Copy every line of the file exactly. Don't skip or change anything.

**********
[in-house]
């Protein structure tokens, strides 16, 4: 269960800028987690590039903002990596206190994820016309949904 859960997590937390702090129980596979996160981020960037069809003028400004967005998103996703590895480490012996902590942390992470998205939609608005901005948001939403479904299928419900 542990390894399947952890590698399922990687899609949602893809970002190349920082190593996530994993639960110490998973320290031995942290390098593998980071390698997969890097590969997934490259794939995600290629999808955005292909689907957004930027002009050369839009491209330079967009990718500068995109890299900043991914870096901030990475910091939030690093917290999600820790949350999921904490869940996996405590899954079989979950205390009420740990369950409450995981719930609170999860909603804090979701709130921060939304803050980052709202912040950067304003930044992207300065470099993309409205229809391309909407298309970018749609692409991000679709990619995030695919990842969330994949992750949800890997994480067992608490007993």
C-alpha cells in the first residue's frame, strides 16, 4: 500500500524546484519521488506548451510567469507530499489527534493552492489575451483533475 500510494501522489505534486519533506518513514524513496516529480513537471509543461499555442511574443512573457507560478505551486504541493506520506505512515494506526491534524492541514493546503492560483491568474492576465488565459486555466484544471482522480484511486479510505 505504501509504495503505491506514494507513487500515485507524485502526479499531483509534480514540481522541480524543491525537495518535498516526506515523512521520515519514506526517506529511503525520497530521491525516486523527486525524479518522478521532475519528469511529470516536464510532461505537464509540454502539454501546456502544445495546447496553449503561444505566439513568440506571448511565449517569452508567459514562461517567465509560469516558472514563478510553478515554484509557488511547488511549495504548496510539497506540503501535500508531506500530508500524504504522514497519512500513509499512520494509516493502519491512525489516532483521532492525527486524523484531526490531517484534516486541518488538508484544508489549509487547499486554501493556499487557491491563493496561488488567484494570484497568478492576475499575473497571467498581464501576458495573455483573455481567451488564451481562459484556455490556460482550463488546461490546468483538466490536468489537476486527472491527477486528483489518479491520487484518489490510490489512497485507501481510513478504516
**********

[in-house]
């Protein structure tokens, strides 16, 4: 269960800028987690590039903002990596206190994820016309949904 859960997590937390702090129980596979996160981020960037069809003028400004967005998103996703590895480490012996902590942390992470998205939609608005901005948001939403479904299928419900 542990390894399947952890590698399922990687899609949602893809970002190349920082190593996530994993639960110490998973320290031995942290390098593998980071390698997969890097590969997934490259794939995600290629999808955005292909689907957004930027002009050369839009491209330079967009990718500068995109890299900043991914870096901030990475910091939030690093917290999600820790949350999921904490869940996996405590899954079989979950205390009420740990369950409450995981719930609170999860909603804090979701709130921060939304803050980052709202912040950067304003930044992207300065470099993309409205229809391309909407298309970018749609692409991000679709990619995030695919990842969330994949992750949800890997994480067992608490007993």
C-alpha cells in the first residue's frame, strides 16, 4: 500500500524546484519521488506548451510567469507530499489527534493552492489575451483533475 500510494501522489505534486519533506518513514524513496516529480513537471509543461499555442511574443512573457507560478505551486504541493506520506505512515494506526491534524492541514493546503492560483491568474492576465488565459486555466484544471482522480484511486479510505 505504501509504495503505491506514494507513487500515485507524485502526479499531483509534480514540481522541480524543491525537495518535498516526506515523512521520515519514506526517506529511503525520497530521491525516486523527486525524479518522478521532475519528469511529470516536464510532461505537464509540454502539454501546456502544445495546447496553449503561444505566439513568440506571448511565449517569452508567459514562461517567465509560469516558472514563478510553478515554484509557488511547488511549495504548496510539497506540503501535500508531506500530508500524504504522514497519512500513509499512520494509516493502519491512525489516532483521532492525527486524523484531526490531517484534516486541518488538508484544508489549509487547499486554501493556499487557491491563493496561488488567484494570484497568478492576475499575473497571467498581464501576458495573455483573455481567451488564451481562459484556455490556460482550463488546461490546468483538466490536468489537476486527472491527477486528483489518479491520487484518489490510490489512497485507501481510513478504516